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use firebug to check why another style rule is taking precedence. Then you can make sure yours is more specific, and override it that way. – Joeri Hendrickx Sep 14 '10 at 7:59
+0. Clarification/correction: user !important rules take precedence over anything else, including author !important rules: – ANeves Oct 25 '11 at 9:45
Normally it's really not necessary to use !important. But sometimes when you have to overwrite styles that have been set inline (e.g. by a JavaScript widget) it's the only way to change the css when you don't want to dive into JS. – acme Nov 8 '11 at 16:13
It does not break cascading. It does not prevent user styles from being applied. Those are misunderstandings of the rules of CSS. !important is something you should use sometimes. It's only "bad practice" in the hands of a developer who doesn't understand what it does. – alexwebb2 Sep 2 at 14:41
@alexwebb2 I agree. I wrote this answer 5 years ago, and I know better now. Lately this answer has been getting a lot of attention again, I'll update it and correct the misconceptions I had then. – Stephan Muller Sep 3 at 11:37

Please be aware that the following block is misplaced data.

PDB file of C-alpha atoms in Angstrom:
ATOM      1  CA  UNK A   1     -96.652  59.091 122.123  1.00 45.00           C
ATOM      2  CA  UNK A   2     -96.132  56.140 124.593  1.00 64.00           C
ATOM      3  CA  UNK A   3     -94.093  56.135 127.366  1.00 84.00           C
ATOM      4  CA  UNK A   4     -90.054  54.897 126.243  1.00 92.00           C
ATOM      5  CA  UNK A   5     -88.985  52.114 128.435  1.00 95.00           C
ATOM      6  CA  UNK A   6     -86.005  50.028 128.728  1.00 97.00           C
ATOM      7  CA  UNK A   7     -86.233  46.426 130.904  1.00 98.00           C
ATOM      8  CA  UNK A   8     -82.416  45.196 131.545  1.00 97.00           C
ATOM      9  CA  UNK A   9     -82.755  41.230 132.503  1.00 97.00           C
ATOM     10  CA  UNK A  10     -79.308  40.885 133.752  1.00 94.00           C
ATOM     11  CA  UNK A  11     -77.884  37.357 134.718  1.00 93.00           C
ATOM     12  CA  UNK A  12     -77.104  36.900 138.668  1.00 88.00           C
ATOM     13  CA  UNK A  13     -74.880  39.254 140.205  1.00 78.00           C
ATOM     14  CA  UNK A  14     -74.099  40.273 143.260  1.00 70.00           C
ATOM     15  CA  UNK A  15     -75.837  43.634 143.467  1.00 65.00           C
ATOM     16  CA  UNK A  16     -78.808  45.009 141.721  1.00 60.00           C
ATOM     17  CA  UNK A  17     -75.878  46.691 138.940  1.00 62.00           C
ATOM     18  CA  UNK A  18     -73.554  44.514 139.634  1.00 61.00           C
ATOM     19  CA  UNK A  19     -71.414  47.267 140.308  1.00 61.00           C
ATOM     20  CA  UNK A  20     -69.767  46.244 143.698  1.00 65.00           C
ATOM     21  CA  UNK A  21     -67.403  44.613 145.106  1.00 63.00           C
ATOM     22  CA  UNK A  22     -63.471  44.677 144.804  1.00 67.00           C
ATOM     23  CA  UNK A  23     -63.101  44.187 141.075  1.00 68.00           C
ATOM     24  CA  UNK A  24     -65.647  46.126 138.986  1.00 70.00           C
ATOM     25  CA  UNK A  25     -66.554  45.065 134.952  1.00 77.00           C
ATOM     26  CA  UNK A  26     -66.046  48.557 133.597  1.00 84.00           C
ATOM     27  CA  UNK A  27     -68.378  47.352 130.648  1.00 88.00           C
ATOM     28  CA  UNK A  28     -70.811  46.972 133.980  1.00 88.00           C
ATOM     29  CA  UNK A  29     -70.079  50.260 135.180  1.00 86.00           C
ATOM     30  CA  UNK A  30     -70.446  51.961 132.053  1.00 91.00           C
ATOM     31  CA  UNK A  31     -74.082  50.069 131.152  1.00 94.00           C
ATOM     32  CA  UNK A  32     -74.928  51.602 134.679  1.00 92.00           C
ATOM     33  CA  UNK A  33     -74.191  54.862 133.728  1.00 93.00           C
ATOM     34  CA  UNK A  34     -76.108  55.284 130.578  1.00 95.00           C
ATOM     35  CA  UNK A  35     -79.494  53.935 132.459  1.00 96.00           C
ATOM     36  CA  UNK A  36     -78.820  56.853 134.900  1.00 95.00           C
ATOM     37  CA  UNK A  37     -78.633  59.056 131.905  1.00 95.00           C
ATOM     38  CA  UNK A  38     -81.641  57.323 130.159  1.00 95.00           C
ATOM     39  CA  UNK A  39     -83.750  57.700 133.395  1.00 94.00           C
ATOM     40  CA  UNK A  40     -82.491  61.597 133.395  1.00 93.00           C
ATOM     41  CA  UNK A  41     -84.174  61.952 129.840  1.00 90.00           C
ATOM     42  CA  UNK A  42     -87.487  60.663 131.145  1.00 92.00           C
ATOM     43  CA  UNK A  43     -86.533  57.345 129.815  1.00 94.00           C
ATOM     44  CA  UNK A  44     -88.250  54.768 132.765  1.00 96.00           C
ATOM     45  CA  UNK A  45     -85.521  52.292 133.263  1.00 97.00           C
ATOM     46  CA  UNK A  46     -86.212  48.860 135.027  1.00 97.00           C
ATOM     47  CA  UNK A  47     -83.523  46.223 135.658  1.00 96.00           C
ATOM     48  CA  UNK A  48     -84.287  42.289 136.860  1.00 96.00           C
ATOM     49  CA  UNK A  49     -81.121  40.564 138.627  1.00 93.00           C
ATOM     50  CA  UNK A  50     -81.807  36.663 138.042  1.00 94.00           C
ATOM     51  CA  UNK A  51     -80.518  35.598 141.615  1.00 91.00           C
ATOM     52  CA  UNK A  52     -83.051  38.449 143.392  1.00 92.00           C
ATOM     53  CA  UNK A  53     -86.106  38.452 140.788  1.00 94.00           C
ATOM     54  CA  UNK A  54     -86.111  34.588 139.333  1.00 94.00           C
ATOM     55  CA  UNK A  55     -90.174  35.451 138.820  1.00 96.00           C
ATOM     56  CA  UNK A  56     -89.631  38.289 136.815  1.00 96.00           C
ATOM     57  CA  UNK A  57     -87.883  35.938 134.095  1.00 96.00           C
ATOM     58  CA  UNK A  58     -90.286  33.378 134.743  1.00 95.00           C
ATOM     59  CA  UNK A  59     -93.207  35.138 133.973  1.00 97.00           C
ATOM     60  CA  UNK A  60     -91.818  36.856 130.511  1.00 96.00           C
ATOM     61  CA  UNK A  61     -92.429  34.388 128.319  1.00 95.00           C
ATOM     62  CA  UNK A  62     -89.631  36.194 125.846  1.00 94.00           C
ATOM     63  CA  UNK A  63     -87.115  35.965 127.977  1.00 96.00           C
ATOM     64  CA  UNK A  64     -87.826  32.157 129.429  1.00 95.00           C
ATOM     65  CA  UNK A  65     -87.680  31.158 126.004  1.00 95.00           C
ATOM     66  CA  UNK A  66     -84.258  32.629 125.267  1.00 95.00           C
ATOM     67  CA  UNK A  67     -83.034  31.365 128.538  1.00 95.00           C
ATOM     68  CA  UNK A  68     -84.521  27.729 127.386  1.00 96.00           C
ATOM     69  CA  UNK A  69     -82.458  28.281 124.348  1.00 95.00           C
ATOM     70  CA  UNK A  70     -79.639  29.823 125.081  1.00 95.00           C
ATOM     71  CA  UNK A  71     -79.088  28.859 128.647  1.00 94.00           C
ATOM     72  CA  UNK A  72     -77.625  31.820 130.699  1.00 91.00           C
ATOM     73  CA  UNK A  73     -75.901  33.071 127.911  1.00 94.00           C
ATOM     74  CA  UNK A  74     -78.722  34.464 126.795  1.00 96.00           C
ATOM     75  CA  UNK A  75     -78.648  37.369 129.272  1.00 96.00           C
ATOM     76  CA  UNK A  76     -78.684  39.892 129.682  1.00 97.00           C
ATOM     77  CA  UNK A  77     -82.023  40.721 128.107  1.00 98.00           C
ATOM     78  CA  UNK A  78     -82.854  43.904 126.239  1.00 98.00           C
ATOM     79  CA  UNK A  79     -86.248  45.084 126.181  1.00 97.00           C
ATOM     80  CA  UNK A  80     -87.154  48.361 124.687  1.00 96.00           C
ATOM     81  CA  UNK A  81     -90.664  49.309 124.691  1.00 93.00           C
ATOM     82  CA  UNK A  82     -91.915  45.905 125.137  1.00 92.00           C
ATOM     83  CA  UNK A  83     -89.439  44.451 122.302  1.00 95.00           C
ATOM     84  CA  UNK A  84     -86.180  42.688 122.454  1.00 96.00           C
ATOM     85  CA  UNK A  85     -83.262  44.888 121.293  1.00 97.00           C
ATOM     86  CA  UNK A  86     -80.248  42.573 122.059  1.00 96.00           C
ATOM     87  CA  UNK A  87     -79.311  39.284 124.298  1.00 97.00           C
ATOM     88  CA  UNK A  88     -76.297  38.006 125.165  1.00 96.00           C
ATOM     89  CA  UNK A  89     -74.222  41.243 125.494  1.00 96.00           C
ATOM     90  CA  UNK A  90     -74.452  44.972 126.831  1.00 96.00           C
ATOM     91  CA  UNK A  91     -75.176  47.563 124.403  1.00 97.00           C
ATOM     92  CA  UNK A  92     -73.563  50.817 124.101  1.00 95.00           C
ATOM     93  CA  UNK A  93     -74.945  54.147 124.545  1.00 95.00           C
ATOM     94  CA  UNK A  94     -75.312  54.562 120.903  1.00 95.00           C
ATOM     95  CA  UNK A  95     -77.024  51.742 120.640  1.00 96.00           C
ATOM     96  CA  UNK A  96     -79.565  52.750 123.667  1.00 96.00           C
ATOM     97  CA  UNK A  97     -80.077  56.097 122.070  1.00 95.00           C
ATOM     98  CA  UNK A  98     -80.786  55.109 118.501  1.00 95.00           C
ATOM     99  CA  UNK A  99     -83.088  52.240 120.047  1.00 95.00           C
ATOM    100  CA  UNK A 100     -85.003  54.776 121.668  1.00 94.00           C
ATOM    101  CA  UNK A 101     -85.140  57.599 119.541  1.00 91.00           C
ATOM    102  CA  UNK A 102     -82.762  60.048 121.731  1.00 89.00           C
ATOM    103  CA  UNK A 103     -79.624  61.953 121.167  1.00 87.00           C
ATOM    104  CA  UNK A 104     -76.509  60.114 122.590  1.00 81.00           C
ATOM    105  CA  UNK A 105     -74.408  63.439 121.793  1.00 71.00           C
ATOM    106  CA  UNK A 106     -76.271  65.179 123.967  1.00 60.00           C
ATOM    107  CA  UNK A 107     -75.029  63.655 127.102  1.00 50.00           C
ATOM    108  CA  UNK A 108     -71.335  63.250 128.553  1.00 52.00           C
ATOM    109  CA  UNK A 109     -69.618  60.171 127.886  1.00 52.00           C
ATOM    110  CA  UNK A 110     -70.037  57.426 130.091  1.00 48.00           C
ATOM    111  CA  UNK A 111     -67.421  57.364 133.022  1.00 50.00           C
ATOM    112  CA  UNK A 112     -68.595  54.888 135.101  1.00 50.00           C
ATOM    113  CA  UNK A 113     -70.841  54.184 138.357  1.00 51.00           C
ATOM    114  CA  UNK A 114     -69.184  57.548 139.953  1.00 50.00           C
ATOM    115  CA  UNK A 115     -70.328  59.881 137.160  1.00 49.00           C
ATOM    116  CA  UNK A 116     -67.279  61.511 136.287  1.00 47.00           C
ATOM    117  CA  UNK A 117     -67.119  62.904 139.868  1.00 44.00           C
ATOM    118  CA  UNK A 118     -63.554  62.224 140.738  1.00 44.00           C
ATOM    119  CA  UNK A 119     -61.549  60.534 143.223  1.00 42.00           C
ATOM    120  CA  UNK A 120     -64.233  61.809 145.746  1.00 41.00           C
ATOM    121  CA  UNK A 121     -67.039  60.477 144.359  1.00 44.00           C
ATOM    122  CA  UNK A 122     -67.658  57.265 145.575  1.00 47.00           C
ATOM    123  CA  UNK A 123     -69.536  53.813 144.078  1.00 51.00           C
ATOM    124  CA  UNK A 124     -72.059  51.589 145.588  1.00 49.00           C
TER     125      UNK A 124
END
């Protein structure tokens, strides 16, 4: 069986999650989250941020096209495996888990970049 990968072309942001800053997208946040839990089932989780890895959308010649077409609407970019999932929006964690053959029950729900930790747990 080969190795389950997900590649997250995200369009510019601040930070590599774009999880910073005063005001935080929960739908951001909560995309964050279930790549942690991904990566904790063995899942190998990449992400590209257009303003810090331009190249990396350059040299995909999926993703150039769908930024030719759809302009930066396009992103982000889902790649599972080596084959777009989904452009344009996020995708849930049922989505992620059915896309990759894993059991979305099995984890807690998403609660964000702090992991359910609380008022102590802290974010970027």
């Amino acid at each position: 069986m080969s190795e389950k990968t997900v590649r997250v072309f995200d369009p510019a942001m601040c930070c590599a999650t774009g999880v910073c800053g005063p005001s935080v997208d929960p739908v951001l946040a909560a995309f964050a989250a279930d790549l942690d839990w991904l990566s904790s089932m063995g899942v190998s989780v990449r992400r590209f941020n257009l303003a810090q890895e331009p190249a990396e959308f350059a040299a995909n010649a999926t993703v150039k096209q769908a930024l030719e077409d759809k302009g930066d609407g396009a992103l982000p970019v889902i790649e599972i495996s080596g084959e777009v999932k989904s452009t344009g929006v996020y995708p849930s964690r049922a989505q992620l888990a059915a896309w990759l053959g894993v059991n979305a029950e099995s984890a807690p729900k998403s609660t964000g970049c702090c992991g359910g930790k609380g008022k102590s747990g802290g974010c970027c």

!important forces the statement to always apply, doing these things:

  • even if the selector is less specific and lower level, it now beats higher specificity selectors
  • if there are further occurrences of that statement that would normally override that one, it does not override the important statement any more

Most of the time, !important can be avoided because specificity of selectors handles which one takes effect, which is the idea of cascading styles. However, there are some situations (can't quite remember the exact one) where the specificity isn't that logical and I have to force !important on the statement.